Face to face

“So Jacob called the name of the place Peniel: ‘For I have seen God face to face, and my life is preserved’ ” (Genesis 32:30 NKJV).

I am preparing for another trip to South Asia, which will be my first time there for almost a year. With today’s modern technology I have been able to maintain contact with Christians on the other side of the world, but there are limitations to what can be accomplished at that distance. There are some things that are just better handled “face to face.”

The aged apostle John expressed the same sentiments: “I had many things to write, but I do not wish to write to you with pen and ink; but I hope to see you shortly, and we shall speak face to face” (3 John 13-14).

Distance also places limits on our ability to maintain close fellowship with our Heavenly Father. The Bible proclaims the transcendence (separateness) of God: “No one has seen God at any time” (John 1:18). “Now to the King eternal, immortal, invisible, to God who alone is wise, be honor and glory forever and ever, amen” (1 Timothy 1:17).

There are a few passages where individuals are said to have “seen God” in seeming contradiction to the quotations above (Genesis 32:30; Exodus 33:17-23). However, these apparent inconsistencies are easily harmonized when one examines them more closely. Any “sighting” of God which is described in these incidents is indirect, either through a mediator such as an angel or by virtue of a reflected view as was given to Moses on the mountain or in the burning bush (Exodus 3:2ff).

The fact is that “no man can see [God] and live” ( Exodus 33:20). Does this mean that we are doomed to only an unsatisfactory distant communication with God? Is there no way we can be brought into a meaningful relationship with our creator? Thankfully, the answer to those questions is “No.”

Jesus is the means by which God is made known to us today. “Nor does anyone know the Father except the Son, and the one to whom the Son wills to reveal him” (Matthew 11:27). “He is the image of the invisible God” (Colossians 1:15). Through God’s beloved Son we are reconciled and brought near (Ephesians 2:12-13) – that is we are brought into loving fellowship with God. His invisible attributes were fully revealed in the person of Jesus, who was literally God in the flesh.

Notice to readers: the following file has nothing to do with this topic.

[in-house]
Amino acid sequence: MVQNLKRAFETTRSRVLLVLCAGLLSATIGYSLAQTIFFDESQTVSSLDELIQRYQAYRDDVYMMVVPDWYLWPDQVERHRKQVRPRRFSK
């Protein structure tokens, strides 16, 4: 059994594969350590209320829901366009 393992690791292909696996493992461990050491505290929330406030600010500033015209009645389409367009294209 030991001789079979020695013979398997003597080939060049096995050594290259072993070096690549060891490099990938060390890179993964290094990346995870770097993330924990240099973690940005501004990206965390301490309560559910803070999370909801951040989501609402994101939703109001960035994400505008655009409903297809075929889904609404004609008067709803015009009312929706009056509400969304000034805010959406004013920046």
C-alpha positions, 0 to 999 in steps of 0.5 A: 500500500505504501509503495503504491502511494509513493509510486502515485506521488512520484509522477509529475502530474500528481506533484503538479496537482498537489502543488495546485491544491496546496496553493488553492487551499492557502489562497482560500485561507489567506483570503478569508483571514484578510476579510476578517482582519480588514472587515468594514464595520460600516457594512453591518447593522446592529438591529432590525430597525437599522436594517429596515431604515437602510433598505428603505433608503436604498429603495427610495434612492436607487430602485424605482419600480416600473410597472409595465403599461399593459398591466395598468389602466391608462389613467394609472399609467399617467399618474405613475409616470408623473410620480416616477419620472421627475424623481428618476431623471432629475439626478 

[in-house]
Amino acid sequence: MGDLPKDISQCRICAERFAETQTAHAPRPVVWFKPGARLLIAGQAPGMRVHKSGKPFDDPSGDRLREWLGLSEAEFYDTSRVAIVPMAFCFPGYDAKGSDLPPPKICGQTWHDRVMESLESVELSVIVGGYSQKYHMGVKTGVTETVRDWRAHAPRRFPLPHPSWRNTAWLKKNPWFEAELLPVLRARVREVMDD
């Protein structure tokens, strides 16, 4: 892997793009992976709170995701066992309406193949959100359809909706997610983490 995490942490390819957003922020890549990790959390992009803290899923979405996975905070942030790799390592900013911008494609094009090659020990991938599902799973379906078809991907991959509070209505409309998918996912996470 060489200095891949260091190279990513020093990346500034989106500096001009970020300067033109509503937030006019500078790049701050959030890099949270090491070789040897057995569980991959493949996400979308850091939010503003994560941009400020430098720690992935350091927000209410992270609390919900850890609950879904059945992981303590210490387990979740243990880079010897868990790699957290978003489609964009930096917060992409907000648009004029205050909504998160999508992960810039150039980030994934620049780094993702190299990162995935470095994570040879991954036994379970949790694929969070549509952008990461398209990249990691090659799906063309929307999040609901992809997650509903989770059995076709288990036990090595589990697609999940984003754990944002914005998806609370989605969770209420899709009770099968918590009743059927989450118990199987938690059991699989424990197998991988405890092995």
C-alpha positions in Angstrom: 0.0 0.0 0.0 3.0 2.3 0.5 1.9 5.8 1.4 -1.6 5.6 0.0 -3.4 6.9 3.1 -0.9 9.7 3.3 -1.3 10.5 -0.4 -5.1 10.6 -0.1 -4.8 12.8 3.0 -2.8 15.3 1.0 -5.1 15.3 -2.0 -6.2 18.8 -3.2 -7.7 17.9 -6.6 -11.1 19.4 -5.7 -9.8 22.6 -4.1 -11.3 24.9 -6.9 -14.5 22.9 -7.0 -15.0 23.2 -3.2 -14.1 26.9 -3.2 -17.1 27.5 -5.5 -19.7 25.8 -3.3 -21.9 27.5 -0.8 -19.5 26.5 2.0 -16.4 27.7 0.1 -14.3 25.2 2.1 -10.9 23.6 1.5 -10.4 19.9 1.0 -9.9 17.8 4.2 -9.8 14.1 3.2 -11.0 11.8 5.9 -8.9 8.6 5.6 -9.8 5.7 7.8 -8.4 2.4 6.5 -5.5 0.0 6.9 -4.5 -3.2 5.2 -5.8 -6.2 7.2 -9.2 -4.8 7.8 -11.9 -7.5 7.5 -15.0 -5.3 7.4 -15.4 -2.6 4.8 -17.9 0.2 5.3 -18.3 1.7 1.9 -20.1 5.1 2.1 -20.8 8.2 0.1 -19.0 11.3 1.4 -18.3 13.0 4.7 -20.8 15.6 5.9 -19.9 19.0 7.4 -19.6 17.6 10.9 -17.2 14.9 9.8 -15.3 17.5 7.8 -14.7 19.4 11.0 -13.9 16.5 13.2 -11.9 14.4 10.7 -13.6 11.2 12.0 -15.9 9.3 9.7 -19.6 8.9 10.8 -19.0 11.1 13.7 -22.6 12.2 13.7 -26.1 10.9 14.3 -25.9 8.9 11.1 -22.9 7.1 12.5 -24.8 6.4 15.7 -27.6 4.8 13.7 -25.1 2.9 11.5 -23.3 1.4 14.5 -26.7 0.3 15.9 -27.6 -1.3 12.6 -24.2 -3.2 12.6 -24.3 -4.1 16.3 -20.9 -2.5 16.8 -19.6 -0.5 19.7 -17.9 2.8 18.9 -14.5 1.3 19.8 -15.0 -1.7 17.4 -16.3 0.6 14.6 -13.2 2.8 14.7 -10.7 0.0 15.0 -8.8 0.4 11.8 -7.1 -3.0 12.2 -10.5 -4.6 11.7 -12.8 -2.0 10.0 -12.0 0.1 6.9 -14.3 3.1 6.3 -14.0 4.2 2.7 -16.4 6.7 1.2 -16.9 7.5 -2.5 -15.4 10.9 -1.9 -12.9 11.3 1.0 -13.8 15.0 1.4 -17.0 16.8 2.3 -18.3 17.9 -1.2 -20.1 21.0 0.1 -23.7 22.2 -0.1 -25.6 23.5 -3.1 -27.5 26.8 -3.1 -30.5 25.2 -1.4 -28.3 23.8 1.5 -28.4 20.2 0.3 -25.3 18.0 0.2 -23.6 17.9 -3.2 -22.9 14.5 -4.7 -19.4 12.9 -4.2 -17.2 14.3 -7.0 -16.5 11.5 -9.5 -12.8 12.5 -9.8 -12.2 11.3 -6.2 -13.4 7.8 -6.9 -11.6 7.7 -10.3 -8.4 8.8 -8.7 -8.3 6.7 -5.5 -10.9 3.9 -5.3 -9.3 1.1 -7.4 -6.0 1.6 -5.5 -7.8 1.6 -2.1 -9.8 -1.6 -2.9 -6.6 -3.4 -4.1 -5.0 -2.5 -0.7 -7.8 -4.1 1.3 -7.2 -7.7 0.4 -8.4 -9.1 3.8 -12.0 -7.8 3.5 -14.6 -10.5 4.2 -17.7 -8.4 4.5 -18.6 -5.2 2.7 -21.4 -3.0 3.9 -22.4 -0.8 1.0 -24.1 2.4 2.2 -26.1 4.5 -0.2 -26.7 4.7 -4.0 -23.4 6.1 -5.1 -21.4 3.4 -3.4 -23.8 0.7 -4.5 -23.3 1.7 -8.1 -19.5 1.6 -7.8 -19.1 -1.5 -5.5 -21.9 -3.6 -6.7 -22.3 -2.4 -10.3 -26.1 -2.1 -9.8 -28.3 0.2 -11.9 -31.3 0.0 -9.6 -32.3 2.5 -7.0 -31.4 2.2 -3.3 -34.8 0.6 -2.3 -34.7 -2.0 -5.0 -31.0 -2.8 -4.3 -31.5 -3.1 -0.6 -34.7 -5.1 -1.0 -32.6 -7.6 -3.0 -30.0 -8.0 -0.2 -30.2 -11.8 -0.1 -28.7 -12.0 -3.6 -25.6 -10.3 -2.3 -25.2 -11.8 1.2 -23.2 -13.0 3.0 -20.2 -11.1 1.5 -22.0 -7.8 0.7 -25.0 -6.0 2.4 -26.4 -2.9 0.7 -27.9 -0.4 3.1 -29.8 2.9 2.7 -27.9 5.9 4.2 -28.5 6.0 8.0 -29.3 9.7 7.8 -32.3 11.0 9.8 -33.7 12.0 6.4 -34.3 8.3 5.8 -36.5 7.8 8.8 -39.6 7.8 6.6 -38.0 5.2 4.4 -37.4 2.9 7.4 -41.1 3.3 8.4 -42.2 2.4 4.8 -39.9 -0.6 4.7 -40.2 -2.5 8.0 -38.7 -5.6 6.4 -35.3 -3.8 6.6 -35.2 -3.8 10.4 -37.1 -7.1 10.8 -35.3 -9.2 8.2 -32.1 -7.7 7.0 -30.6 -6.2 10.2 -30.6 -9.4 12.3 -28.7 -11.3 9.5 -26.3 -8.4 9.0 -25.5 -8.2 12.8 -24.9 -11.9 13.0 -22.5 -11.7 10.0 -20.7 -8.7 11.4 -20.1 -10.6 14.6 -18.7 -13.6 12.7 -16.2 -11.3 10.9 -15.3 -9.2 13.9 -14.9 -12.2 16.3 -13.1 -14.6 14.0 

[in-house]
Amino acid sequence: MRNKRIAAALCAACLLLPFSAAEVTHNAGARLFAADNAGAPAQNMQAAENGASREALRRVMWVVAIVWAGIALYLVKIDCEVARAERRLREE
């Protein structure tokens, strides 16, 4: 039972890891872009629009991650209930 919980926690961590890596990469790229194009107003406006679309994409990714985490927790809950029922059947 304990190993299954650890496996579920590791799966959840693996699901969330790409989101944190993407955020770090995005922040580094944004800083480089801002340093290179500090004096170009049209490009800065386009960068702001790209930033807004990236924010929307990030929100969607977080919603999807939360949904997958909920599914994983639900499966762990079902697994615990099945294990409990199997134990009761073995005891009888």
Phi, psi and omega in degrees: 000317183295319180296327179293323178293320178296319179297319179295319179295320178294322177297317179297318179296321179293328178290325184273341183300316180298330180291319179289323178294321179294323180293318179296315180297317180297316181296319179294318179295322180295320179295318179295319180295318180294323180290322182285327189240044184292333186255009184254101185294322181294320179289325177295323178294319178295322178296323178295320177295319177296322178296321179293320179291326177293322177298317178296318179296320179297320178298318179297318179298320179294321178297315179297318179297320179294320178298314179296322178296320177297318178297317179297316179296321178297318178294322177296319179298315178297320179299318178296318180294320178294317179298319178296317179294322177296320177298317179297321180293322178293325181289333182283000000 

“And without controversy great is the mystery of godliness: God was manifested in the flesh, justified in the Spirit, seen by angels, preached among the Gentiles, believed on in the world, received up in glory” (1 Timothy 2:16).

Because of the sacrifice of Christ, we are now able to “see” God and live in close relationship with him. “Therefore, brethren, having boldness to enter the Holiest by the blood of Jesus . . . let us draw near with a true heart in full assurance of faith” (Hebrews 10:19, 22). “Let us, therefore, come boldly to the throne of grace, that we may obtain mercy and find grace to help in time of need” (Hebrews 4:16).

Yes, God is invisible and far removed from his human children. Yet, he has provided Jesus that we might be brought into his presence free from sin and able to commune with the Divine. For this, we are eternally grateful.

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Michael Brooks

Since 1988 Mike and his wife Brenda have been involved in foreign missions in South America, Africa, and South Asia. Beginning in 1999 they devoted full time to missions, primarily in Bangladesh and Nepal.

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